Arizona voters are deciding on two measures related to election and voting. Proposition 131 would create the office of lieutenant governor. Arizona is one of five states without a lieutenant governor. Proposition 309 would add requirements for Arizona citizens casting a mail-in ballot, as well as change voter ID requirements for in-person voters.

Connecticut will vote on a constitutional amendment to allow no-excuse early voting. Connecticut is one of five states that has not enacted the policy in some form.

Kansas voters will decide on an amendment to require the election of county sheriffs in counties that had not abolished the office as of January 2022 and provide that sheriffs may be recalled from office or removed by a writ of quo warranto initiated by the attorney general.

The Louisiana State Legislature sent a constitutional amendment to the Dec. 10 ballot that would add that “No person who is not a citizen of the United States shall be allowed to register and vote in this state.” Ohio voters will be deciding on a similar amendment on Nov. 8 that would specifically prohibit local governments from allowing noncitizens or those who lack the qualifications of an elector to vote in local elections.

In Michigan, voters will decide on Proposal 2, which would amend the state constitution to provide voters with the right to vote without harassment, interference, or intimidation; guarantee that military and overseas ballots postmarked by election day are counted; allow for a signed affidavit, as an alternative to the existing photo ID requirement; provide for nine days of early voting; and make other changes.

Nebraska voters will decide on Initiative 432, which would require a photo ID to vote in the state. Twenty-one states require a photo voter ID to vote in person. An additional 14 states require a non-photo ID to vote in person. Nebraska is one of 15 states without an ID requirement.

Campaigns and campaign finance

Arizona voters will also be deciding on Proposition 211, which would require that persons or entities that make an independent expenditure of $50,000 or more on a statewide campaign or $25,000 or more on a local campaign must disclose the names of the money’s original sources. The term original sources would be defined as the persons or businesses that earned the money being spent.

In November, Louisiana voters will decide on a measure to allow classified service/civil service employees to publicly support the election campaigns of individuals in their immediate family when off duty.

Term limits

Voters in Michigan and North Dakota will decide on two measures related to term limits. Michigan Proposal 1 would ​​change the term limits for state legislators from three 2-year terms (6 years) in the state House and two 4-year terms (8 years) in the state Senate to 12 combined years in the legislature. It would also require that elected state legislative and state executive officials must file annual financial disclosure reports.

The North Dakota measure would limit the governor to serving two four-year terms and limit state legislators to serving eight years in the state House and eight years in the state Senate. Currently, North Dakota does not have any term limits on the governor or state legislators.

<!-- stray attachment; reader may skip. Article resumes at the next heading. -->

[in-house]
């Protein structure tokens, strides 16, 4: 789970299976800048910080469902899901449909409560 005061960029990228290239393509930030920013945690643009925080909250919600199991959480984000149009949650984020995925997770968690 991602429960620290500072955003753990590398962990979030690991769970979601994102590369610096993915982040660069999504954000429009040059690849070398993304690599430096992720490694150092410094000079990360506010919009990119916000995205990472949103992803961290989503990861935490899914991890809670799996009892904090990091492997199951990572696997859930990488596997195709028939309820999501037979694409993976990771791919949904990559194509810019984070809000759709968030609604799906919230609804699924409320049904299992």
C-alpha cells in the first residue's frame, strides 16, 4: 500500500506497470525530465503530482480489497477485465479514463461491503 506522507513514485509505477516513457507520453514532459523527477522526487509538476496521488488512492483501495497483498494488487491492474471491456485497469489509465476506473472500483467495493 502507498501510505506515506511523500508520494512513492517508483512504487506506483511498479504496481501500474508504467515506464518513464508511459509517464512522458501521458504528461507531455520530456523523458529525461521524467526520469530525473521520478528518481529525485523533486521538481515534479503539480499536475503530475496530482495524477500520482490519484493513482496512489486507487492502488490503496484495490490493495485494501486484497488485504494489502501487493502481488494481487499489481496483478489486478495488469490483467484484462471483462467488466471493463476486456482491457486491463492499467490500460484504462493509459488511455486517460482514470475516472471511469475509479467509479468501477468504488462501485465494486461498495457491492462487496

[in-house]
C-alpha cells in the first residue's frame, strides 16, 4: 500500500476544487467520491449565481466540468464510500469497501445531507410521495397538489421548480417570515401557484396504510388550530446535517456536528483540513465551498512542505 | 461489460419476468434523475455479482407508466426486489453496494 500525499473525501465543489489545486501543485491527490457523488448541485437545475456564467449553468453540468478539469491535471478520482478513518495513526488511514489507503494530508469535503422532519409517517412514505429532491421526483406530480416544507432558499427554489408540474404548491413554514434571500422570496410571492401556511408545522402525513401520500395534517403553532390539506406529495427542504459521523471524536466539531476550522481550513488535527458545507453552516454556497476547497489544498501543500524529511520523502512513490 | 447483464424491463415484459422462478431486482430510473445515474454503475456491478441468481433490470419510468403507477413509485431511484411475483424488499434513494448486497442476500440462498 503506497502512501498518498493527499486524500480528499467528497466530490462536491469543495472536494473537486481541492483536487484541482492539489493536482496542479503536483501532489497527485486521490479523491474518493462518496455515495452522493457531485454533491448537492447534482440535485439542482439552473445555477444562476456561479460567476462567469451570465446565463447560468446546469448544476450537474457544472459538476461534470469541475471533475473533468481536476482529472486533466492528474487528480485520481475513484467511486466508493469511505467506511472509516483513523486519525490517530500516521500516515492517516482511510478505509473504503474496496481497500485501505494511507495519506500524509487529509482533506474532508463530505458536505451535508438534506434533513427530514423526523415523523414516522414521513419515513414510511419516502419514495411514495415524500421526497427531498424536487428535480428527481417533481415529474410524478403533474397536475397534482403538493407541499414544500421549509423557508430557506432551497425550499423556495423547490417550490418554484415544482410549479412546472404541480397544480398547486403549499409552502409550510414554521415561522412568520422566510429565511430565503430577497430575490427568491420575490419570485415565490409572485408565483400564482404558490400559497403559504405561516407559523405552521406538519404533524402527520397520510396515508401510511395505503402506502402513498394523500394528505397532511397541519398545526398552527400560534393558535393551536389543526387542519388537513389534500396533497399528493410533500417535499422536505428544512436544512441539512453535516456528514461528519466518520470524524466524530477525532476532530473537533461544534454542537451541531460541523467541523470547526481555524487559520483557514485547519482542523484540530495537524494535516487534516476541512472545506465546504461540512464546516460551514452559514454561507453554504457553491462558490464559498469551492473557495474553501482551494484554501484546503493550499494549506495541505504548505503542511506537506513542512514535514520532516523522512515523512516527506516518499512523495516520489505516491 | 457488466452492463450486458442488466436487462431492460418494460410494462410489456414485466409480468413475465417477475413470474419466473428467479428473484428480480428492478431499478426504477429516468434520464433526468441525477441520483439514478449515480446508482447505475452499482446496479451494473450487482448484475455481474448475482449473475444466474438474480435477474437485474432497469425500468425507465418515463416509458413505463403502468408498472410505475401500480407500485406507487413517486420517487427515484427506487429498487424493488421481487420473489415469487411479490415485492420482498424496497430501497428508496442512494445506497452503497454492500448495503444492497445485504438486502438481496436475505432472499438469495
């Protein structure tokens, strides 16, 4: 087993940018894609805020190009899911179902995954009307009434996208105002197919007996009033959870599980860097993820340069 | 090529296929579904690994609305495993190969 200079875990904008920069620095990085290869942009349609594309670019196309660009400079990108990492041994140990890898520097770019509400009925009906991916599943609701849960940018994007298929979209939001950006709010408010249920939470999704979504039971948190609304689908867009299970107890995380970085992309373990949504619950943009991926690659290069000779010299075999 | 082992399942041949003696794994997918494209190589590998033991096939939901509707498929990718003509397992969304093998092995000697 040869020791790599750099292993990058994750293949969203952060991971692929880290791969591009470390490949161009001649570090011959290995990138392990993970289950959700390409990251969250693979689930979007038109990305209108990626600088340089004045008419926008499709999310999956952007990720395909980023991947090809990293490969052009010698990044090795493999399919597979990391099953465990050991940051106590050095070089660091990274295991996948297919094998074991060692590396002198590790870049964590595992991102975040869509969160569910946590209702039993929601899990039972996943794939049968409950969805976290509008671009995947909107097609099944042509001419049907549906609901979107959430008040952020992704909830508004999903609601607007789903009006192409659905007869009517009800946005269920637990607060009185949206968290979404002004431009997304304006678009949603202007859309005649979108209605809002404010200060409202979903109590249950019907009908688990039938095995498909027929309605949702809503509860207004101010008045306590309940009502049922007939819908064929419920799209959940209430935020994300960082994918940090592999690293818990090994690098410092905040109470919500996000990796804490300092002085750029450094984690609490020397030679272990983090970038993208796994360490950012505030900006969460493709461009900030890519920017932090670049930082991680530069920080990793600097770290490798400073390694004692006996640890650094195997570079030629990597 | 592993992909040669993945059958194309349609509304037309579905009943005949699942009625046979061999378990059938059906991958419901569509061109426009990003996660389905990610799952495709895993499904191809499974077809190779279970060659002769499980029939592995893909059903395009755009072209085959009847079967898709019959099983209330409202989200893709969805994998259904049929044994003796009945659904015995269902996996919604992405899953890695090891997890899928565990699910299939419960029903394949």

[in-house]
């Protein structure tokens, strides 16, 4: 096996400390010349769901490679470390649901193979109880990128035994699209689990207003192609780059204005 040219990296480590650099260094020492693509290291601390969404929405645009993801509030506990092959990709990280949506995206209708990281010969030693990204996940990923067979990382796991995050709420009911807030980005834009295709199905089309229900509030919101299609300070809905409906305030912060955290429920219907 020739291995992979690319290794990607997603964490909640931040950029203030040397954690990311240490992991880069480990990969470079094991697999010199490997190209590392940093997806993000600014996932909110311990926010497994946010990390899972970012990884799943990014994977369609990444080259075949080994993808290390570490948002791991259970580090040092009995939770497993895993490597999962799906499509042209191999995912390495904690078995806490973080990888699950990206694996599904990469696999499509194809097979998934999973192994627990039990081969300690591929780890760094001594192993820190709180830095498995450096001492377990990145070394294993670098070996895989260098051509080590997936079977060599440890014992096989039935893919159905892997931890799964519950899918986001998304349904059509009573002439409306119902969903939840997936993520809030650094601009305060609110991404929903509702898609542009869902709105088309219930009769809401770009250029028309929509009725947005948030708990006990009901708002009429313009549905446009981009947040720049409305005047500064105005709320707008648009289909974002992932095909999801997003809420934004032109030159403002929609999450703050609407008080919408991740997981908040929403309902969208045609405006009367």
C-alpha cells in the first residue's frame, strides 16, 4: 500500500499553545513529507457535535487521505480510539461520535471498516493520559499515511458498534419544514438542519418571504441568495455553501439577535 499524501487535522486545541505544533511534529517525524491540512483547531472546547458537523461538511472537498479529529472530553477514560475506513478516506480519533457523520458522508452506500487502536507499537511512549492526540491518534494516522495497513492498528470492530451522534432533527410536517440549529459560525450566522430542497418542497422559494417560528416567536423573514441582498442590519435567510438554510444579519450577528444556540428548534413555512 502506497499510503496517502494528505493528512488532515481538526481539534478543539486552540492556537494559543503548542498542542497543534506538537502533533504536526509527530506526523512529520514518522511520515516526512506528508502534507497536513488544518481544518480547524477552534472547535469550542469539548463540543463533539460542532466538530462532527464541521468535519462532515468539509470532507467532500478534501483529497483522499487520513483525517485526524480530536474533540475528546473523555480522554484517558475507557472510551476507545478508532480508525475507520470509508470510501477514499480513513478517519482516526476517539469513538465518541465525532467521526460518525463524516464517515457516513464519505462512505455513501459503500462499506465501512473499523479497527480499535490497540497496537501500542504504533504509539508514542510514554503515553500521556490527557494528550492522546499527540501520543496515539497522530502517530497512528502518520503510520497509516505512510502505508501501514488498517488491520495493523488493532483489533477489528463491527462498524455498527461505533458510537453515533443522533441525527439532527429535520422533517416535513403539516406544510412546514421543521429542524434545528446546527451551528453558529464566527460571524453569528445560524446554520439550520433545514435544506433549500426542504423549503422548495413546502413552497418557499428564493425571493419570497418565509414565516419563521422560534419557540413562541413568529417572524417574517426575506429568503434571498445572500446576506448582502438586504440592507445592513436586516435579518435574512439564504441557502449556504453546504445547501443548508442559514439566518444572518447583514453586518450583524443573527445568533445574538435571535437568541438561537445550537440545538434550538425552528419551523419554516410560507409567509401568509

Referendum to repeal a Massachusetts law related to driver’s license applications qualifies for the November ballot

On Sept. 9, the Massachusetts Elections Division announced that a veto referendum to repeal House Bill 4805 (H 4805) had qualified for the November ballot as Question 4.

H 4805 would prohibit registrars from inquiring about an applicant’s citizenship or immigration status when applying for driver’s licenses and motor vehicle registrations. It would also authorize registrars to accept certain documents to verify the identity and date of birth of an applicant. 

H 4805 would require one of the documents to be either a valid unexpired foreign passport or a valid unexpired Consular Identification document. The bill would require the second document to be a valid unexpired driver’s license from any U.S. state or territory, an original or certified copy of a birth certificate, a valid unexpired foreign national identification card, a valid unexpired foreign driver’s license, or a marriage certificate or divorce decree issued by any state or territory of the United States.

If not repealed, the law would take effect on July 1, 2023.

The targeted law was vetoed by Gov. Charlie Barker (R), who supports the repeal effort. Massachusetts requires a two-thirds majority in the state legislature to override a veto. At the time of the override vote, Democrats held such a majority.

In the Senate, the override passed by a 32-8 margin, with 32 Democrats voting to override and five Democrats joining all three Republicans to sustain Baker’s veto. The House voted 119-36 to override the veto, with eight Democrats joining all 28 Republicans to sustain the veto.

In Massachusetts, the number of signatures required to qualify a veto referendum for the ballot is equal to 1.5% of the total votes cast for governor in the most recent gubernatorial election. The petition was filed on June 15 by Fair and Secure Massachusetts, the PAC registered in support of a ‘no’ vote on Question 4. On Sept. 7, 2022, nearly 80,000 of the 100,000 signatures filed with local clerks were verified and submitted to the secretary of state. The Elections Division announced that the campaign had submitted 71,883 valid signatures.